See the  index page for other related projects.

 

Soil anchor and "plamp" for macrophotography

Introduction
In my search for useful parts for my macro flash bracket project, I also came across some plastic clamps which reminded me of what Wimberley uses for their Plamp and McClamp uses for their Clamp and Stick.  Both are basically just clamps on a gooseneck, used to fasten plants (or whatever you are photographing), reflectors, or whatever you need to stay put while you are working. These products do all use the flexible Loc-line water hose which I used for my flash bracket.  The anchor is very simple to make and if you have the parts anyway it takes you no more than 30-60 minutes depending on how fancy you want it to be.

Please note
Before I go any further guess this is necessary: I can not be held responsible for any injury caused to you or anyone trying to follow my guidelines, or for any damage caused to your equipment.  Also, all original ideas in this design are mine, you are free to copy this or modify for your own private use only - and if you find this helpful I would really love to hear from you.  Commercial reproduction based on my original design is not permitted. 

Material:
Two plastic clamps (found them at Target)
1/4" x 1/4" x 2' aluminum square (MetalsDepot.com)
2' of Loc-line (can be found at Modular Hose or just buy the Wimberley 1" extension for about the same price at B&H)
two 1/4"-20 x 2" threaded rods (hardware stores)
1/4"-20 x 1" coupling nuts (hardware stores)
epoxy glue
some foam (for the clamp)

The making was very easy and took perhaps 30 minutes and the total cost was somewhere between $10-$15.  I cut the aluminum in two approx 1' pieces, made one end pointed so it would be easier to drive it into the ground, and cut 1/4"-20 threads on the other three ends.  I then cut one threaded rod into two 1" parts and bent them about 30.  They were insetred in to the clamp handles through a 3/16 hole and glued with epoxy.  Finally I made the gooseneck attachment by bending the other threaded rod 90 and put a coupling nut on it.  The two aluminum rod parts are connected with a coupling nut.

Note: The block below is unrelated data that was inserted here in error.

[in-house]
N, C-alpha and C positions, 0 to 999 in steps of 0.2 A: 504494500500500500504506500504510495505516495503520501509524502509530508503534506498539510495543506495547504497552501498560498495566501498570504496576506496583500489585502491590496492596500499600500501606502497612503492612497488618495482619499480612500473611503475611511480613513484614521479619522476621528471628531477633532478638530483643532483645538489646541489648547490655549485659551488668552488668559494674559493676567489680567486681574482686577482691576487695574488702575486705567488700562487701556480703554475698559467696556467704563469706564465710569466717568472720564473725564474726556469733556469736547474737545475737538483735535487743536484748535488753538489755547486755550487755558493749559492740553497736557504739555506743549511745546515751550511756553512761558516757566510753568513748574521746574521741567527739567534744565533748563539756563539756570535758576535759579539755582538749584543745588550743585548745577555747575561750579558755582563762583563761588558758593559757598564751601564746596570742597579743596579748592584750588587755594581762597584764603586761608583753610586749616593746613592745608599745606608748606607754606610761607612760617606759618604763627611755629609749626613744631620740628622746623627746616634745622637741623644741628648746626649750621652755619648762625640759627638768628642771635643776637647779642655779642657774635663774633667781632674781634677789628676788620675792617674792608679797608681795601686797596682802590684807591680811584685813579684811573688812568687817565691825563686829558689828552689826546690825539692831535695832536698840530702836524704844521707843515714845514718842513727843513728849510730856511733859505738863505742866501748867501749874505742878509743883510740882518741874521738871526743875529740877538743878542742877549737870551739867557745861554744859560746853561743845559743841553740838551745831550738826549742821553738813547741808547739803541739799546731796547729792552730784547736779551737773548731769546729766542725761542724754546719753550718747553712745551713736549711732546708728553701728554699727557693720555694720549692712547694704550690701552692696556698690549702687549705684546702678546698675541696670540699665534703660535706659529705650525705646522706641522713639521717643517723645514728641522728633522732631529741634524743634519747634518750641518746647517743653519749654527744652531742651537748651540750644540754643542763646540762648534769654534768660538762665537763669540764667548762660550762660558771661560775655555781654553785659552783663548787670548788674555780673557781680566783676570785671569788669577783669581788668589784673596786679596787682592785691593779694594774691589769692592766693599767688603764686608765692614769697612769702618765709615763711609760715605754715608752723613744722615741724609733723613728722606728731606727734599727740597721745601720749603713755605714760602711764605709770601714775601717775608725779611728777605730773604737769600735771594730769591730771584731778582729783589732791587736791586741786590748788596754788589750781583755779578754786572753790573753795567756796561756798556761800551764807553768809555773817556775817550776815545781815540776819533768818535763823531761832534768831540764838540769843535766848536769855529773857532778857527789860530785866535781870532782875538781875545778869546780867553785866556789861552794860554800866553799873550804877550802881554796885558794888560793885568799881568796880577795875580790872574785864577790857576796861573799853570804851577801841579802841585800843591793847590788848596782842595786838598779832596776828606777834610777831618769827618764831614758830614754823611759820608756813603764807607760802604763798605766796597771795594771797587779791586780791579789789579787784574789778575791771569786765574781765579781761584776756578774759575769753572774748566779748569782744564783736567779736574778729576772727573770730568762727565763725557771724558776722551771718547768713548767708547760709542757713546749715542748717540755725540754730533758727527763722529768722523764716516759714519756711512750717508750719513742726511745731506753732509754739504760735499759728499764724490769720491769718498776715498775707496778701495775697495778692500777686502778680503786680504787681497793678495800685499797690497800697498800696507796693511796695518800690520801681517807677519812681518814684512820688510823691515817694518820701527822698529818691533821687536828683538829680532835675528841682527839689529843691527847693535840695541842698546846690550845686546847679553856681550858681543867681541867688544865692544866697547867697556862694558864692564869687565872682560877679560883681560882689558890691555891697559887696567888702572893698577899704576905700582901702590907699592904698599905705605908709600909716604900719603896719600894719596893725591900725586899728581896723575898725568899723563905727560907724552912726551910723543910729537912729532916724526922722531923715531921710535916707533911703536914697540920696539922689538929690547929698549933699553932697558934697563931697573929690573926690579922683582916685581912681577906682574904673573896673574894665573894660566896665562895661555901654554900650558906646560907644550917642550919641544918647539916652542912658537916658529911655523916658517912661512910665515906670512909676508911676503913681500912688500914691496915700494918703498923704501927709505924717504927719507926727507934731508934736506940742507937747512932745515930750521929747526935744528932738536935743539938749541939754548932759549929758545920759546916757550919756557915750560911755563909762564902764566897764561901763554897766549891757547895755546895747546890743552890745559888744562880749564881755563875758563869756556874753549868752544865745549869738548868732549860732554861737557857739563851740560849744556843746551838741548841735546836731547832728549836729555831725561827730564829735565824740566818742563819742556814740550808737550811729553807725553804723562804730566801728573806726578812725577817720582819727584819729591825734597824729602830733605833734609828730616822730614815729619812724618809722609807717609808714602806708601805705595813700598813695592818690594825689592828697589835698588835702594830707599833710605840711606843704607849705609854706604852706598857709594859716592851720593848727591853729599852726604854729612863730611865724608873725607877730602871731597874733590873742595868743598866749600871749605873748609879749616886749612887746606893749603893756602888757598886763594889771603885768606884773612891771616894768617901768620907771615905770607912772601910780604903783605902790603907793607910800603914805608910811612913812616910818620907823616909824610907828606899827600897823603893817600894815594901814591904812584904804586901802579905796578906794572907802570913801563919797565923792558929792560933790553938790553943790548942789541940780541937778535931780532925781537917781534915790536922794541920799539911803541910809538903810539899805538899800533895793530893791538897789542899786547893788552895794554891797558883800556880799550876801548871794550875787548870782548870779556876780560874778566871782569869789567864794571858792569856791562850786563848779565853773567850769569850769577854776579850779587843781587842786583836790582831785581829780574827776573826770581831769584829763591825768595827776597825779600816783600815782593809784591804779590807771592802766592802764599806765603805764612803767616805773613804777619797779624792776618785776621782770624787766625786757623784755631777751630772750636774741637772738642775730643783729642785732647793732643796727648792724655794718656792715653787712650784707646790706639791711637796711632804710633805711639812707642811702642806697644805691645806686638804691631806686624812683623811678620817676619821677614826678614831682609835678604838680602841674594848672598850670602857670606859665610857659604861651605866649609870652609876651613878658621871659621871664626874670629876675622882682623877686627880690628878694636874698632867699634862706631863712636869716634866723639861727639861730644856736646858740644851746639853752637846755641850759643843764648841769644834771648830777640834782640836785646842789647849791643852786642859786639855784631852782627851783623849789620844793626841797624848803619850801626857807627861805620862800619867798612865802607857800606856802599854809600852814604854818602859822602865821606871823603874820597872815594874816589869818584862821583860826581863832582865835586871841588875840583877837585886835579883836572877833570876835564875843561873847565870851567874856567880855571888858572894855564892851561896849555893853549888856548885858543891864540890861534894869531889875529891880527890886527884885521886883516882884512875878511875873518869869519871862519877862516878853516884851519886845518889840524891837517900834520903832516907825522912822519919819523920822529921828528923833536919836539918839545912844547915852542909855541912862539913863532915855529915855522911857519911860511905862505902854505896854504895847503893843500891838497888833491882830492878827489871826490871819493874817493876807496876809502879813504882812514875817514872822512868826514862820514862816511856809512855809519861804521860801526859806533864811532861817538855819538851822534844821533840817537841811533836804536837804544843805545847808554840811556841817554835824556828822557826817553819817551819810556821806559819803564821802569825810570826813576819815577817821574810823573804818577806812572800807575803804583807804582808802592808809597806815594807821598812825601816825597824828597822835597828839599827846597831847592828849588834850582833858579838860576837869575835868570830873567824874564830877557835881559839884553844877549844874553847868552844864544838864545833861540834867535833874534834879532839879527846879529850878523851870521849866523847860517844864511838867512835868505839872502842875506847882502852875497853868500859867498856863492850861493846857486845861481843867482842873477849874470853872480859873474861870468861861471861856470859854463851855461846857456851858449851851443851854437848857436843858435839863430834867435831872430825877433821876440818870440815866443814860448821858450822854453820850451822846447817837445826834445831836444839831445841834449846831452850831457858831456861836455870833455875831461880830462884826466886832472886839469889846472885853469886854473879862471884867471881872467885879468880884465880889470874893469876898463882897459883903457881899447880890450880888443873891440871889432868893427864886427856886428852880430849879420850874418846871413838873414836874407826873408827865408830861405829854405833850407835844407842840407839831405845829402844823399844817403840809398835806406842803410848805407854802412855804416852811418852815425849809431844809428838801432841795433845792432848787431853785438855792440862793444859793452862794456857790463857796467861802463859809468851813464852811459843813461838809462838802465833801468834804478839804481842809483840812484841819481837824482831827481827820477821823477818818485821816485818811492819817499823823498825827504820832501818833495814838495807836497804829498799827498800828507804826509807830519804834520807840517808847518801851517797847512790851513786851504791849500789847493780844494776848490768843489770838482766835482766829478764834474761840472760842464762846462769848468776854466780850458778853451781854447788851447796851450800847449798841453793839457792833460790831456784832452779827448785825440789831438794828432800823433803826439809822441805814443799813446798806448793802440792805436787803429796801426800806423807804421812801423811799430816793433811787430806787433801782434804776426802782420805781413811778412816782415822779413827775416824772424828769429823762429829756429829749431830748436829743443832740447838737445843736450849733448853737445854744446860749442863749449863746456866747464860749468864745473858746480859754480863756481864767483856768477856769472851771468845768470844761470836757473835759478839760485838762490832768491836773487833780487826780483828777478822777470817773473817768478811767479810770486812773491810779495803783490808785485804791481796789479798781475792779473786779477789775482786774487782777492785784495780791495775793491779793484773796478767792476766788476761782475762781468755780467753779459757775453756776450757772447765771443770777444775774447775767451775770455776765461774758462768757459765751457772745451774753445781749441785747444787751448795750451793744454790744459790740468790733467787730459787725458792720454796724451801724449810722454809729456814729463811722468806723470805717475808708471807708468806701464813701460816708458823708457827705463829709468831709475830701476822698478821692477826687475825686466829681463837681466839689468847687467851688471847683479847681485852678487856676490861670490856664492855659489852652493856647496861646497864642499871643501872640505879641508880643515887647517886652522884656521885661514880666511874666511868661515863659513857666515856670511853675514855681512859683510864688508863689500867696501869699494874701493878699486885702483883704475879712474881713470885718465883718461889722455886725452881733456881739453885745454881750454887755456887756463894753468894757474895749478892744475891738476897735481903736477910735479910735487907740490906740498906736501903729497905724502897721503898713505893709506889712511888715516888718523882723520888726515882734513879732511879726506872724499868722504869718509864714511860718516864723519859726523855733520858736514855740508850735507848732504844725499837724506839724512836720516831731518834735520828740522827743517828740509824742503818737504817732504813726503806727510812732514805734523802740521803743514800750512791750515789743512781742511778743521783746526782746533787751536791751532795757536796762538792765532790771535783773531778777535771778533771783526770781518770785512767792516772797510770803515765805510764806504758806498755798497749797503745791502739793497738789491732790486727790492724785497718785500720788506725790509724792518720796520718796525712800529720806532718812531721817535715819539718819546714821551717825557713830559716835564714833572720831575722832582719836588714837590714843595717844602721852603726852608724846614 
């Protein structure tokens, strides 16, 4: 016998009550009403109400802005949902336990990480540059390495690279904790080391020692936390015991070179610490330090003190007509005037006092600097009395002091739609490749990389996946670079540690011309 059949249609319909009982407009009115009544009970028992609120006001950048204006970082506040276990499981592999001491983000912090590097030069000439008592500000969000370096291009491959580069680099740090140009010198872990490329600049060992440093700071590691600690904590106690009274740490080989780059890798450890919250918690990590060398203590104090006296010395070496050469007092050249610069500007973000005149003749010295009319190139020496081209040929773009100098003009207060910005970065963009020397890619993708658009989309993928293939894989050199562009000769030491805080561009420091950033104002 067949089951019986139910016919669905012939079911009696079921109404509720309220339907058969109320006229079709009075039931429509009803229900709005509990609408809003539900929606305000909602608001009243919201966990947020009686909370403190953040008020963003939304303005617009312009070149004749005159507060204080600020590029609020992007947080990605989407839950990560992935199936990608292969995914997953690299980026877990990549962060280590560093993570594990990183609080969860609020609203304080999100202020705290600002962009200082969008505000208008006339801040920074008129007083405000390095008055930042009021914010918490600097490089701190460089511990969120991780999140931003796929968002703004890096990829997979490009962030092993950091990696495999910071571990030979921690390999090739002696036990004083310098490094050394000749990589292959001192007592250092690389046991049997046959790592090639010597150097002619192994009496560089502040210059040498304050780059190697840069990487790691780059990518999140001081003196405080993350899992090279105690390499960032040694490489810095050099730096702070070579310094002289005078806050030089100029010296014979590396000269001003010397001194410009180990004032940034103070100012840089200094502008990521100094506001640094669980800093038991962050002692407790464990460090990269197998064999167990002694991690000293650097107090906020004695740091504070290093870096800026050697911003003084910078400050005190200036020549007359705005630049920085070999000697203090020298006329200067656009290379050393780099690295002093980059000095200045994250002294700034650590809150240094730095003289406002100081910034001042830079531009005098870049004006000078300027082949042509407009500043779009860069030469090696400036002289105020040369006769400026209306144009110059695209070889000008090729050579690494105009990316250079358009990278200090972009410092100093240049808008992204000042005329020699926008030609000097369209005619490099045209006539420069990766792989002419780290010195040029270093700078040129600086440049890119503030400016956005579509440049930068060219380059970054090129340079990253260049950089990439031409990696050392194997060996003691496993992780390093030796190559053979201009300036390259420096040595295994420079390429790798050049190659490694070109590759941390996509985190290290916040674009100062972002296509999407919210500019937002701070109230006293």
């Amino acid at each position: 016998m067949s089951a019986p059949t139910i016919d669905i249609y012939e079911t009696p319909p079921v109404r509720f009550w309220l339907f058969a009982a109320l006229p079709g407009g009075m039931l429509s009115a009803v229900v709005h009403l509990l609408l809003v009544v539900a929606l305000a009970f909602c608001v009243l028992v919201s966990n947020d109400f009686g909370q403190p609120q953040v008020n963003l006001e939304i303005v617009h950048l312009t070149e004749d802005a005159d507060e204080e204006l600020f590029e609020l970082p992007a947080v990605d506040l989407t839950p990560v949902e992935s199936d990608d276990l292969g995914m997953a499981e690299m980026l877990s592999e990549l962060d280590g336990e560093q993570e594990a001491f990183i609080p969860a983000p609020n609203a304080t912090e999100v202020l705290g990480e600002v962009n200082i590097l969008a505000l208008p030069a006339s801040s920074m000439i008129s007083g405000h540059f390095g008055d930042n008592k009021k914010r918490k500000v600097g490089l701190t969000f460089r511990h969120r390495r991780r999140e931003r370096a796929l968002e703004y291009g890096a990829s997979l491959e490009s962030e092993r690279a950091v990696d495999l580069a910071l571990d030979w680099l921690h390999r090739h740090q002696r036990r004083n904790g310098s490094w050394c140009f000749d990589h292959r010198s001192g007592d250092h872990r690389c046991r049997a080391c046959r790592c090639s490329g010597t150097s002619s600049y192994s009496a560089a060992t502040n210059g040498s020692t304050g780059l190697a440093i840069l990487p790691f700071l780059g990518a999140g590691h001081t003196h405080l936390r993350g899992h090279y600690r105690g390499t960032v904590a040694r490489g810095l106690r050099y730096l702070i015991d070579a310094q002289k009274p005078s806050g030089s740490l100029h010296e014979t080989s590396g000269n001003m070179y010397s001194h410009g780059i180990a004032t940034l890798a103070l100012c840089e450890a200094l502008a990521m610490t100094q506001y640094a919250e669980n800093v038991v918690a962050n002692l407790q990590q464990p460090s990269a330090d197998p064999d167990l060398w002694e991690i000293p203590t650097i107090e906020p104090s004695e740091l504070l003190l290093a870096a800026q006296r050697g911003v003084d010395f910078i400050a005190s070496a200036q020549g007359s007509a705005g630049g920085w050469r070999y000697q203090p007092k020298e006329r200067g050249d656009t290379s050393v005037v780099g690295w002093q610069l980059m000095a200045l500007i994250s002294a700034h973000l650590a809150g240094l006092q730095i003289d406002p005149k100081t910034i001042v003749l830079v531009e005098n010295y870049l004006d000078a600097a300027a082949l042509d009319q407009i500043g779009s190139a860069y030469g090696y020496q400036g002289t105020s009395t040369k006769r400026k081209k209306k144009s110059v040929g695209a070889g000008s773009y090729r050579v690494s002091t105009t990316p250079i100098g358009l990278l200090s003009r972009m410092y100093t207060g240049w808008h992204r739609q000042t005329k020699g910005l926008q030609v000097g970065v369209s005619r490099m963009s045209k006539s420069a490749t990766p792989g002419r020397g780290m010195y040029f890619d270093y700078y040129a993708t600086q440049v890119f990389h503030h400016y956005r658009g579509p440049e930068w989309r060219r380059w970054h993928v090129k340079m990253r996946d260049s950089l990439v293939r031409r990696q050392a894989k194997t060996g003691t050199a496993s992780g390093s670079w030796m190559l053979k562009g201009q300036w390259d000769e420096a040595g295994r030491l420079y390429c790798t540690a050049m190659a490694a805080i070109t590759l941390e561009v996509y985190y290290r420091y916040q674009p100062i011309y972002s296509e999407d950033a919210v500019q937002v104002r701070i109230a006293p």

Please refer to my macro bracket page for instructions and expanations on how to make the goosenecks, painting and other things.


 

The aluminum rods with a 1/4" coupling nut.
Both ends of the Loc-line gooseneck.
The Loc-line gooseneck is fastened to the aluminum rod with a 1/4" threaded rod bent 90 and a coupling nut.  The nut to the left (inside the Loc-line bead) is then screwed to the bent rod on the right.

Images showing how the clamps are fastened to the Loc-line gooseneck.  A bent 1/4" threaded rod is glued with epoxy and then a 1/4" coupling nut is used to fasten it to the gooseneck.
 
The Loc-line gooseneck with clamps at both ends.
The soil anchor in use, here with both aluminum rods and 1' Loc-line.  The Loc-line is rigid enough to support more weight than you would think at first sight.
A closeup to show how the clamp is designed to not damage e.g. vegetation.

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2007 Johann Thorsson